This course focuses on design strategies will give foundational information and tools to apply at the schematic design level. Passive (architectural) solutions will also be emphasized, yet active (mechanical/electrical) solutions will also be covered.
Scope: Major topics surrounding the environmental design of buildings and communities with regard to energy use, conservation, thermal comfort, cognizant codes and standards, renewable energy, measurement and verification, and the tools needed to understand an ecological approach to design. The instructors of this course are enthusiastic, committed, and critical about the pedagogy of this course and have carefully choreographed your participation and learning that will prepare you to be the future stewards of the built environment. Our philosophy is: We believe that it is the professional, ethical, and moral responsibility of the architect to ensure the comfort, safety, and health of occupants of buildings she/he designs AND to design in a way that dramatically reduces or eliminates the use of fossil fuels on building design, construction, operation, and decommissioning.
Objectives: The systems discussed in this course play an important role in all types of buildings. They substantially affect building costs (both first and life-cycle costs), building performance, and occupant health, safety, comfort, and productivity. Ultimately, climate control performance may be a primary determinant of owner and occupant perceptions of building success. It is ethically imperative that every architect has a sufficient understanding of climate control systems to permit their proper implementation and integration into the building design process. Providing such a fundamental understanding is the main objective of this course.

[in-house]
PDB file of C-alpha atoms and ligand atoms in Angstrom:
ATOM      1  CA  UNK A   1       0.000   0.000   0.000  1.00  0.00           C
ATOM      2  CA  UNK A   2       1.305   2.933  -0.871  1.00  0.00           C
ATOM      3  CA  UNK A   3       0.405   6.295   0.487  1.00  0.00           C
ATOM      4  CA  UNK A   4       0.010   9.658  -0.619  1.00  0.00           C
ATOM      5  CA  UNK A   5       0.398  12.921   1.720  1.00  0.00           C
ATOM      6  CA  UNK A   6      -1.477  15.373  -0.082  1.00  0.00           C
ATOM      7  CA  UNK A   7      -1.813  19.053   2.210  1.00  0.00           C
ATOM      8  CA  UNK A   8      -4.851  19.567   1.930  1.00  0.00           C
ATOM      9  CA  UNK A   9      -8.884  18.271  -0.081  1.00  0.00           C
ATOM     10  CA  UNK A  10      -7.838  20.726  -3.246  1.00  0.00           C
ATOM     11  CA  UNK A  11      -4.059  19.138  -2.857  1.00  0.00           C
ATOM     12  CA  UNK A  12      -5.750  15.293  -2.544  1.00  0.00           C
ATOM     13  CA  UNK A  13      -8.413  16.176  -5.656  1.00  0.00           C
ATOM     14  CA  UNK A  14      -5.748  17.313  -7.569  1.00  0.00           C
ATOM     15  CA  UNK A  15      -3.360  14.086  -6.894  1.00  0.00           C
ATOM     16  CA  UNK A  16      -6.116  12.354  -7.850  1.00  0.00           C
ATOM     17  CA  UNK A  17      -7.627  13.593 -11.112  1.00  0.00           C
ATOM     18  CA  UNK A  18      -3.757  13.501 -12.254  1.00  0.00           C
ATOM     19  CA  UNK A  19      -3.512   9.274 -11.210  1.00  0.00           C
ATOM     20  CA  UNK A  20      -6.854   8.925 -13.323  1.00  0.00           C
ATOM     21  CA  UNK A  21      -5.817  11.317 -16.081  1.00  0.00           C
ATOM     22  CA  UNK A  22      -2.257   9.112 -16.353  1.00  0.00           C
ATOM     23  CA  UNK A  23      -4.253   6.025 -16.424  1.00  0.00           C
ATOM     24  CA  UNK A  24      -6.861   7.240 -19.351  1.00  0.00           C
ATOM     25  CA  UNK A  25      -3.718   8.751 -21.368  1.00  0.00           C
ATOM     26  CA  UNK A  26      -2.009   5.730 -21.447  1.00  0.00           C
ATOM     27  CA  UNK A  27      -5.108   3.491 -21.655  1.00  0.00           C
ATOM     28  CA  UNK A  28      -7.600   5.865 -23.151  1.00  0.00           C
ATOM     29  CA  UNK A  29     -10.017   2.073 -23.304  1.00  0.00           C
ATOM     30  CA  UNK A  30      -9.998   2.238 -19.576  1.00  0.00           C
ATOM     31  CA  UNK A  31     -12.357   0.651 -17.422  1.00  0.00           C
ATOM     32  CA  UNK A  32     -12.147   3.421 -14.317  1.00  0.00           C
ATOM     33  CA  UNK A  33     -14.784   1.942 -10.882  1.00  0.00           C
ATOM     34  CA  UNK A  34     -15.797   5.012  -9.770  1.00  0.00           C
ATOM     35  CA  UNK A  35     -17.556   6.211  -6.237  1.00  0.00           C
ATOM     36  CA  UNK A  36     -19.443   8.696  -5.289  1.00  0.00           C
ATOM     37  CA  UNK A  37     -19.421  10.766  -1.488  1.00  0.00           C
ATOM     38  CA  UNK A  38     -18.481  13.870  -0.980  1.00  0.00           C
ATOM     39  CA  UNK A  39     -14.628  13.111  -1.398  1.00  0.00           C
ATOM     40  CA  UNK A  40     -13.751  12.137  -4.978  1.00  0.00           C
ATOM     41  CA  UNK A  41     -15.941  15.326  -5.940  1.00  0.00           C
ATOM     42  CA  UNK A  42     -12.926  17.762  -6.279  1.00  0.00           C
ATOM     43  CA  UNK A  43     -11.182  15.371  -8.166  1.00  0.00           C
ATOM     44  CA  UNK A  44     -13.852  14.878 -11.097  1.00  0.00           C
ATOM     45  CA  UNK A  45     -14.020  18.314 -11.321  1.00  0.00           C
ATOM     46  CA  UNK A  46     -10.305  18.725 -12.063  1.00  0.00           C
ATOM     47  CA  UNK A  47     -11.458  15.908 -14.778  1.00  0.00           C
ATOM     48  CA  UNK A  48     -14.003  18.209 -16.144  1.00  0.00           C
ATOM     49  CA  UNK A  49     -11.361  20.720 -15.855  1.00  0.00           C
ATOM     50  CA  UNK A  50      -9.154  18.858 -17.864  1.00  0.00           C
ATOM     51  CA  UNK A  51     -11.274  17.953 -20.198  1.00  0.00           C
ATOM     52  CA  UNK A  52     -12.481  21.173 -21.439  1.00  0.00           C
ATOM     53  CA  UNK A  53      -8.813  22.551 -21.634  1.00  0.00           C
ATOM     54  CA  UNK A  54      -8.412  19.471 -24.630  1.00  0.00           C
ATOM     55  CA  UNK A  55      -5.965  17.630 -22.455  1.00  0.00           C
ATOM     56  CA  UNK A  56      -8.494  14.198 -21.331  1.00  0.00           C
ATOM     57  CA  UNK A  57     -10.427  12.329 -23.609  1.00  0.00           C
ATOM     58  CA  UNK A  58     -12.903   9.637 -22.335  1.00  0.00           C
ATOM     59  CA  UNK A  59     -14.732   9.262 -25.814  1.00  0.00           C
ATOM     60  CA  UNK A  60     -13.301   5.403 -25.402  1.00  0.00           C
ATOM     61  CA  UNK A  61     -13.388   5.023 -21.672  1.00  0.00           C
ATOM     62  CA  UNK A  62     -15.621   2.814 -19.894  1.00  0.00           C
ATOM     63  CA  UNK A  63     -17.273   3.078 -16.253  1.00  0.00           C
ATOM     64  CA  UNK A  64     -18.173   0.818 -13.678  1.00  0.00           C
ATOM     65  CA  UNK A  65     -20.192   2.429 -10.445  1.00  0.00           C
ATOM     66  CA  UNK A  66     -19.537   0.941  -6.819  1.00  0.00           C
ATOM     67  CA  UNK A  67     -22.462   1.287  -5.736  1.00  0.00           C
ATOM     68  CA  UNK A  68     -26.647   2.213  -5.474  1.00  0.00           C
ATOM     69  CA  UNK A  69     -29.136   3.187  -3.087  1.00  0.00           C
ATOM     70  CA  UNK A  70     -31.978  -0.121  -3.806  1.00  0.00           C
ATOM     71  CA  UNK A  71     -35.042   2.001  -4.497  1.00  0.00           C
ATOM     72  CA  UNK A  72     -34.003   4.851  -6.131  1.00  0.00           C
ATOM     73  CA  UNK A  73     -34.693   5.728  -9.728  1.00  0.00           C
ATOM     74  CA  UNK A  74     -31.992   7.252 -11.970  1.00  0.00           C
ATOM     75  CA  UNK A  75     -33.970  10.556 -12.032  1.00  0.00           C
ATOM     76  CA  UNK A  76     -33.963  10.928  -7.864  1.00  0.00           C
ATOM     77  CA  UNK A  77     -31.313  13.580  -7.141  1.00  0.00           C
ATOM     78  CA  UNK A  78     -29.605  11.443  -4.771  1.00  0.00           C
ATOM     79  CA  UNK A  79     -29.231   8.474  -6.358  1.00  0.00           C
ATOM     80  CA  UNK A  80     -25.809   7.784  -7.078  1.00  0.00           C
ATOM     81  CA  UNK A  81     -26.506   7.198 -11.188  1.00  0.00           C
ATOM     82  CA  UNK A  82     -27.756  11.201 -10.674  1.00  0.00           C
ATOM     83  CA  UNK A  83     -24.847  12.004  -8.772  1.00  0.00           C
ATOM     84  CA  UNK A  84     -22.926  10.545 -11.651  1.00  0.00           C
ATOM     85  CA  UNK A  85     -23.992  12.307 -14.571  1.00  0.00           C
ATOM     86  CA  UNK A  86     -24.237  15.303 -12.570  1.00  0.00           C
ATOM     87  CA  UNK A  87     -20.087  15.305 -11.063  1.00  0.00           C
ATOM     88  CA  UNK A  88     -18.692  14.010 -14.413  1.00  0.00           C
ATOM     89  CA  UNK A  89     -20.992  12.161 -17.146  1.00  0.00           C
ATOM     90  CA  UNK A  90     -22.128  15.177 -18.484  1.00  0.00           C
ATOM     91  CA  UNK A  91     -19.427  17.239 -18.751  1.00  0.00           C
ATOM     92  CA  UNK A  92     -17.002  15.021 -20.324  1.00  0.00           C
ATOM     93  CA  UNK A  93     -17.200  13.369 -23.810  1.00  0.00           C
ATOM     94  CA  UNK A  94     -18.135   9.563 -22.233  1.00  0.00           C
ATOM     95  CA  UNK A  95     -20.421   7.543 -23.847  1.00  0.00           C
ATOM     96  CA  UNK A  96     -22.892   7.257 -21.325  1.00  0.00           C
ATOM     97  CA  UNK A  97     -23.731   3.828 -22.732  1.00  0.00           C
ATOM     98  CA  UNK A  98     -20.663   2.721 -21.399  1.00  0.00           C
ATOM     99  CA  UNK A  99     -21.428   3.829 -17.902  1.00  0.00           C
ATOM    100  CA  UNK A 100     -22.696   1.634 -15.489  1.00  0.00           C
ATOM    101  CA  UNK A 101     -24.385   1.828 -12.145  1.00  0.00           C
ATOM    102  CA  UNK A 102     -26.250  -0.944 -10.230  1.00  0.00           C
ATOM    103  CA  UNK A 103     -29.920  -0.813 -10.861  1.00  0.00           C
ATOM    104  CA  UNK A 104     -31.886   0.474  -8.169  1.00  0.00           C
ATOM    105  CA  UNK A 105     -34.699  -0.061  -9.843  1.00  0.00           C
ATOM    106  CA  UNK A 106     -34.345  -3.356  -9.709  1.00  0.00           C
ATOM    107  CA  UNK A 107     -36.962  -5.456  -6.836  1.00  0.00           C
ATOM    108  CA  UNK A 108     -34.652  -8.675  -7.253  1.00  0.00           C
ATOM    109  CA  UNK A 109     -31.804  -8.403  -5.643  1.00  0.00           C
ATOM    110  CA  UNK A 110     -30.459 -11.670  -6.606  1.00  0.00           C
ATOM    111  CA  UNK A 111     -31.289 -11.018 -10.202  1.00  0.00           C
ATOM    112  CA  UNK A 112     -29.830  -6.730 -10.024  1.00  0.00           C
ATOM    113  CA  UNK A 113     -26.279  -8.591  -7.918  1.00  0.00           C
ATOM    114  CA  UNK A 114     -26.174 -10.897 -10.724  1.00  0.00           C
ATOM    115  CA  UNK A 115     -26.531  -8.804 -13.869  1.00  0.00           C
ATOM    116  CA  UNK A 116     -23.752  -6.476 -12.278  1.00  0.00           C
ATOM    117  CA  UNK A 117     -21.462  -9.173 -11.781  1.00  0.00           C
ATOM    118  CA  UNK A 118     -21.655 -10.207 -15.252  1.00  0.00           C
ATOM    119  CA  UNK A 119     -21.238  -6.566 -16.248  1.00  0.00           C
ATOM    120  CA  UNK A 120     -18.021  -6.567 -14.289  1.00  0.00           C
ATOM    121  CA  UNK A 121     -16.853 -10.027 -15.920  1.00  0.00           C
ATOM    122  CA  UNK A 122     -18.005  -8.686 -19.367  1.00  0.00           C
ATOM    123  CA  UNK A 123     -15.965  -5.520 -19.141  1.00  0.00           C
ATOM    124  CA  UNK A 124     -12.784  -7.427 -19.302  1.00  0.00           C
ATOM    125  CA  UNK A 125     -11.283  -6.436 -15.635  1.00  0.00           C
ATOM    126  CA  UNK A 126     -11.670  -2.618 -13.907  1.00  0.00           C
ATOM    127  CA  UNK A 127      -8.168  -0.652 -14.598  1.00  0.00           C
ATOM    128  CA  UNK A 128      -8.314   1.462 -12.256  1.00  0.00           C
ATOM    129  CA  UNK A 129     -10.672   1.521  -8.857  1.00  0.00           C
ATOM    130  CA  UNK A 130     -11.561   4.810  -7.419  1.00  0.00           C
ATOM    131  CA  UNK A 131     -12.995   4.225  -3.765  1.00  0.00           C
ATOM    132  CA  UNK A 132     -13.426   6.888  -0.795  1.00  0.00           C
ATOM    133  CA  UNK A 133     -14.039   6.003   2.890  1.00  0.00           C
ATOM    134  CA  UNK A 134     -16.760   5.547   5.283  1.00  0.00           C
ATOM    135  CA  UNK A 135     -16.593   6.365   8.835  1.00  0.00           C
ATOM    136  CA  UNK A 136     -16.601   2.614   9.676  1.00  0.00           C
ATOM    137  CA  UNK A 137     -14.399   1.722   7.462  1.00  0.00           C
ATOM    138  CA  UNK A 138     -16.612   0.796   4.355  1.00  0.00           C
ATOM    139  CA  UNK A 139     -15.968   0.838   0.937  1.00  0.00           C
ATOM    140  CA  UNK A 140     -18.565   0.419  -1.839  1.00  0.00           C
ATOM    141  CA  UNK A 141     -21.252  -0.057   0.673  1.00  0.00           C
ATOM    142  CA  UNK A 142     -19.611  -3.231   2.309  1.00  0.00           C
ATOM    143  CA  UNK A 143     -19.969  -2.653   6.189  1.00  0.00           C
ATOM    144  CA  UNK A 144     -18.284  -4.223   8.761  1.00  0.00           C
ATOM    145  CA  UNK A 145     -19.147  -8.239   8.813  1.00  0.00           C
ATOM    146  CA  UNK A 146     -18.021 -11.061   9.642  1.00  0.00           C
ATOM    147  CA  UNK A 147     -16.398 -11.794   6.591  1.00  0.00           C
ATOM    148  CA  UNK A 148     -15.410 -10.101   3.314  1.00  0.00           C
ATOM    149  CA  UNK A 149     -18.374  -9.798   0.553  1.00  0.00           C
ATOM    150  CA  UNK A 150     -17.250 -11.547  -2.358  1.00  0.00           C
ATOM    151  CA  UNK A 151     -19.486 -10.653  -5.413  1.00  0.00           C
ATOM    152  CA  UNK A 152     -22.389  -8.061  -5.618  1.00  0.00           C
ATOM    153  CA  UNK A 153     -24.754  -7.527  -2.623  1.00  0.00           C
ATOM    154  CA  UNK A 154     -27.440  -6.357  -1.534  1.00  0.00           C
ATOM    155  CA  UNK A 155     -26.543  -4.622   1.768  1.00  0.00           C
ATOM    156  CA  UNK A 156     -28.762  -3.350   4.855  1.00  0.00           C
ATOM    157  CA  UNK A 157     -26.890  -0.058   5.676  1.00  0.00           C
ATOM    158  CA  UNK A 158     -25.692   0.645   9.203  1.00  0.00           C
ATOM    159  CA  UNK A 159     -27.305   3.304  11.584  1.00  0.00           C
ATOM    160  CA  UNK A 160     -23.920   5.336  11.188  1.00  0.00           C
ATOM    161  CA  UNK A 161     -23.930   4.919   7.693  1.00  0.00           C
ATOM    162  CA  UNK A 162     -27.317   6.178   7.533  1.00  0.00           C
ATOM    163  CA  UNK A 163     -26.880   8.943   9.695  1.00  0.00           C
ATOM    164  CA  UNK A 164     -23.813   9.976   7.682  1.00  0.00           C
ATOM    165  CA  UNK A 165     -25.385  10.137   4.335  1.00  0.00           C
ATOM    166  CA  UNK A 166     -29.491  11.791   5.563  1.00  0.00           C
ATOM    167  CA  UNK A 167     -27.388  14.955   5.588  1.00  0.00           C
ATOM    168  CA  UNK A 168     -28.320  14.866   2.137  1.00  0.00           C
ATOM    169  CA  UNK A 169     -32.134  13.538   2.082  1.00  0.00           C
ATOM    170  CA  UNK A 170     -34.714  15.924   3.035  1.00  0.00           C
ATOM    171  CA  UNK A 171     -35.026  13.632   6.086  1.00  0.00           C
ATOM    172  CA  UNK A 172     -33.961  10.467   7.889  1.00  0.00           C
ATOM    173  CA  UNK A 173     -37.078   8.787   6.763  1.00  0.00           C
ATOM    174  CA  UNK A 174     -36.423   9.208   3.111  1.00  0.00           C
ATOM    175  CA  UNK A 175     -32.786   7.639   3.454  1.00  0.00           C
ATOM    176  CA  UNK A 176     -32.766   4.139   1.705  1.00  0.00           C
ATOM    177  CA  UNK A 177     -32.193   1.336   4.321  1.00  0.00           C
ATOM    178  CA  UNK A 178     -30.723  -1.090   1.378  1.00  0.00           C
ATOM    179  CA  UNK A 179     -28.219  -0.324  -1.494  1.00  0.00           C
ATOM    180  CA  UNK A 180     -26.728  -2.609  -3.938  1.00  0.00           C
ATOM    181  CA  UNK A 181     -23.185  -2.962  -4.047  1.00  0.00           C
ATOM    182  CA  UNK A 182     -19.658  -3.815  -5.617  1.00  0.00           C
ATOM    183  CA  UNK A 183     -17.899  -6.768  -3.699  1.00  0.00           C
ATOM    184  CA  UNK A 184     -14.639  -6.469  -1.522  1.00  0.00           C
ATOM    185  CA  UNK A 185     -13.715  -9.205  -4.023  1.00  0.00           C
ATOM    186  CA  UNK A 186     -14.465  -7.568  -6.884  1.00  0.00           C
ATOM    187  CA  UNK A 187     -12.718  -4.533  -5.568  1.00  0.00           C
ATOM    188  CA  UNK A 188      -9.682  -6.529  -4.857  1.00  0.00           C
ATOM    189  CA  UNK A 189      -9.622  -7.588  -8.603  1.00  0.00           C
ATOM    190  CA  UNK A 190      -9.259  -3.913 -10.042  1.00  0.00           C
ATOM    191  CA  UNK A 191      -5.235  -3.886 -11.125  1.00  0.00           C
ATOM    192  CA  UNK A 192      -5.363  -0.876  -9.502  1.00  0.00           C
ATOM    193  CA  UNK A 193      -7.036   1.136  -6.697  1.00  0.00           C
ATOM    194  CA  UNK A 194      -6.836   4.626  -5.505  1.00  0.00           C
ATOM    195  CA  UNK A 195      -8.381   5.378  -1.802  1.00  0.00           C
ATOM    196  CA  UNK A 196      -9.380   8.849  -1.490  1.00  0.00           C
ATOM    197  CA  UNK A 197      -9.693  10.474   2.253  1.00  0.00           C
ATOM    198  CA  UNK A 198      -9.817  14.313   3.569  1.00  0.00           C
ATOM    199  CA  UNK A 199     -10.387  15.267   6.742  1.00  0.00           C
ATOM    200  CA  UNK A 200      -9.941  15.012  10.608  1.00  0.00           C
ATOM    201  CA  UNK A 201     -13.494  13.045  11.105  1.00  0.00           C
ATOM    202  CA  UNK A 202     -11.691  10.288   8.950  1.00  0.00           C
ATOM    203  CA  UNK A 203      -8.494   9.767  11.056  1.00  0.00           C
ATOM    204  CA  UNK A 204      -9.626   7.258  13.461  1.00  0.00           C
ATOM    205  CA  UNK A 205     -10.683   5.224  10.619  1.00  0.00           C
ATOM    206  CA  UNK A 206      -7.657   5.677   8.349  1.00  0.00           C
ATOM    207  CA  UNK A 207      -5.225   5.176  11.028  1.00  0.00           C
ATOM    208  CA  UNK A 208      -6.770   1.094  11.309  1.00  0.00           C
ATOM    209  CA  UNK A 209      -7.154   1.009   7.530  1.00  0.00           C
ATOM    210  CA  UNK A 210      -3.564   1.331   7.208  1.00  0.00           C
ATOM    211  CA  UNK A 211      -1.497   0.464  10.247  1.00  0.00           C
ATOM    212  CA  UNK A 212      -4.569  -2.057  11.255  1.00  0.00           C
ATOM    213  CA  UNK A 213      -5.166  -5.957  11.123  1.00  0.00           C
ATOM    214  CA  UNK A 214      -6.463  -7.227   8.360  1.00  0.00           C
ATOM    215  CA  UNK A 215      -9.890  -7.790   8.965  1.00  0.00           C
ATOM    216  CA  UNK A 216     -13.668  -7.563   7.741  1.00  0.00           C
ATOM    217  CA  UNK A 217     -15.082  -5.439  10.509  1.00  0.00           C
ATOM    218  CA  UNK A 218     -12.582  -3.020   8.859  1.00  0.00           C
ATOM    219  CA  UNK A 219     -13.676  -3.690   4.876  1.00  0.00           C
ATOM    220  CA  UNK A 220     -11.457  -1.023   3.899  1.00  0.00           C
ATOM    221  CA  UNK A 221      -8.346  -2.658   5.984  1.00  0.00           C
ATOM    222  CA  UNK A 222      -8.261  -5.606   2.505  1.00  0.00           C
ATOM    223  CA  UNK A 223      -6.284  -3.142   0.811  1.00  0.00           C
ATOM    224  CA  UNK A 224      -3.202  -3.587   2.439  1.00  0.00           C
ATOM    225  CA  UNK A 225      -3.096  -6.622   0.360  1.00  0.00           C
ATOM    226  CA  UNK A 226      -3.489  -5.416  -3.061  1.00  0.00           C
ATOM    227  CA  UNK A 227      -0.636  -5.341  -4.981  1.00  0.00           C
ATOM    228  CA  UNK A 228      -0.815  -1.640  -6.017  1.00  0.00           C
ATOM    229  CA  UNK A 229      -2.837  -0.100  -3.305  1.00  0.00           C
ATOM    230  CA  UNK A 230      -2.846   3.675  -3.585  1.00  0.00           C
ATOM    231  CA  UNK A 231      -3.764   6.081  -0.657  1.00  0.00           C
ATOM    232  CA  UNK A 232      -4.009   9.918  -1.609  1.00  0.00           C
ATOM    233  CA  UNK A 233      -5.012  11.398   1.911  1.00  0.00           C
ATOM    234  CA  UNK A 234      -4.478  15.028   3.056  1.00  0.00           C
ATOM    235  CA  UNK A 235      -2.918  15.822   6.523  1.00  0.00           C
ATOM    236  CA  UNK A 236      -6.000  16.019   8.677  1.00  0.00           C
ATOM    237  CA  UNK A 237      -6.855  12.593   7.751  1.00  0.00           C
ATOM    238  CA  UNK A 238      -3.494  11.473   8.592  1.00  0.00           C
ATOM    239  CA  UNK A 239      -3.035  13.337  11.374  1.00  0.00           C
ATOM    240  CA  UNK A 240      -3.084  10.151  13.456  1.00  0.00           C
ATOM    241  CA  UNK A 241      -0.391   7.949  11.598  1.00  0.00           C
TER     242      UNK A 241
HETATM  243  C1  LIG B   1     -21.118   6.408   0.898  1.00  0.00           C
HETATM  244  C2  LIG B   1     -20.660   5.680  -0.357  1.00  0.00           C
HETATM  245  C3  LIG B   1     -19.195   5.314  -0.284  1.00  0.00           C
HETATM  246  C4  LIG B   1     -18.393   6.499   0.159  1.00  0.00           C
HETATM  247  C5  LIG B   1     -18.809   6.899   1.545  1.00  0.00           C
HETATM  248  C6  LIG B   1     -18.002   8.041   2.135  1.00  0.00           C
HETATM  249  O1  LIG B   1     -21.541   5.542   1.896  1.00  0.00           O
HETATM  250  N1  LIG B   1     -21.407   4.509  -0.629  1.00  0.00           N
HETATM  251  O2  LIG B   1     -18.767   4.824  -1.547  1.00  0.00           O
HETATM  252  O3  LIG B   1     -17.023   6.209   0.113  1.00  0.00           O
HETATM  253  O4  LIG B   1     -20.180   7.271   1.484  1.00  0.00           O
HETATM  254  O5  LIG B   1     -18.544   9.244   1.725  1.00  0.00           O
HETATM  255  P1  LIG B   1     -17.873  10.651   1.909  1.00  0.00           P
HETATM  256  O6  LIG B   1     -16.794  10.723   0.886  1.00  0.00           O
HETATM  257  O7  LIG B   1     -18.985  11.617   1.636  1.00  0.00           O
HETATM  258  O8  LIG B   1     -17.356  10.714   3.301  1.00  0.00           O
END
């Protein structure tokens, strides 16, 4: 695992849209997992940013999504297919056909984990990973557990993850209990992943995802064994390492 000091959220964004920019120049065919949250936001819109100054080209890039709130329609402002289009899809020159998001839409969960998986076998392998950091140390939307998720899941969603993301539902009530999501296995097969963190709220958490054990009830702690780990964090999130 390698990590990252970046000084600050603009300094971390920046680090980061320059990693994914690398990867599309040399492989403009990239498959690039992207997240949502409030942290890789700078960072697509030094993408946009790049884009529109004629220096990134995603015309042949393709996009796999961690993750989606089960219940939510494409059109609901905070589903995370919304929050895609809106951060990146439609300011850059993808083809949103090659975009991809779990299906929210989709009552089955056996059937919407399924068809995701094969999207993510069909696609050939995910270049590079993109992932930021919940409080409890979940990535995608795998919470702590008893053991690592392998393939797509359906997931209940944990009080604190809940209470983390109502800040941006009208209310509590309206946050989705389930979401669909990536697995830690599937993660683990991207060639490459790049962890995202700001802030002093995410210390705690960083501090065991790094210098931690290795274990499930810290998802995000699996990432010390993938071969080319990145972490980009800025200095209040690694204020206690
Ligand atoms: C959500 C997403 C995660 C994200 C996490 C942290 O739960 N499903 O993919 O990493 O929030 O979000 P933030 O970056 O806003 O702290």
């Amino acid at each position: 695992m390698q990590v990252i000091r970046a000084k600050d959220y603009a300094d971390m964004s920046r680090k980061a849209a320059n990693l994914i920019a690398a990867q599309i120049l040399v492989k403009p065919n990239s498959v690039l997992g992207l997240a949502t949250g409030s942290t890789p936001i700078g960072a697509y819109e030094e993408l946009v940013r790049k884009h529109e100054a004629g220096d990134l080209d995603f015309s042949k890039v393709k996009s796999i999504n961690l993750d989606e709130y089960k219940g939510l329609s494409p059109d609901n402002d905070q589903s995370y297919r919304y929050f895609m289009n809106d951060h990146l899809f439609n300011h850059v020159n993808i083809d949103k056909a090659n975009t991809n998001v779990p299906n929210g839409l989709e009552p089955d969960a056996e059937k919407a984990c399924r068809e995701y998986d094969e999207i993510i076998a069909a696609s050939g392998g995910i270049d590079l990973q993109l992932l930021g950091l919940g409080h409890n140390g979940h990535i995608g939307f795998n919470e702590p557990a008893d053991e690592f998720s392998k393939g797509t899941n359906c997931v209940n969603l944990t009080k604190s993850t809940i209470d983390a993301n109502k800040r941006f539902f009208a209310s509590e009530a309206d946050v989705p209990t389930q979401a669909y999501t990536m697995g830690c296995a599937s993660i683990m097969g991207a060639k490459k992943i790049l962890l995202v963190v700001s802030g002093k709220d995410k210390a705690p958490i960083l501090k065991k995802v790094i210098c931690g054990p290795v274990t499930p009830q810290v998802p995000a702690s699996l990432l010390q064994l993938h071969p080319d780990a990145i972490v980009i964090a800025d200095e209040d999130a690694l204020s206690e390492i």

Outcomes: This course intends to develop a basic understanding of building climate control systems that will permit you to actively participate in decision making regarding such systems during the design process and that will facilitate further study leading to the ability to design such systems.
With respect to climate control and mechanized circulation systems, students can expect to:
- be able to communicate with the client and other members of the design team through an understanding of basic terminology and measurement units,
- be able to make early design decisions regarding the appropriateness of various systems and design concepts through an understanding of system functions (what the systems can and cannot do),
- be able to participate in project coordination and collaboration through an understanding of the role and character of these systems in typical building applications and contexts,
- understand the basics of system selection, placement, components, sizing, and integration,
- spend approximately 30 hours of effort for each credit earned,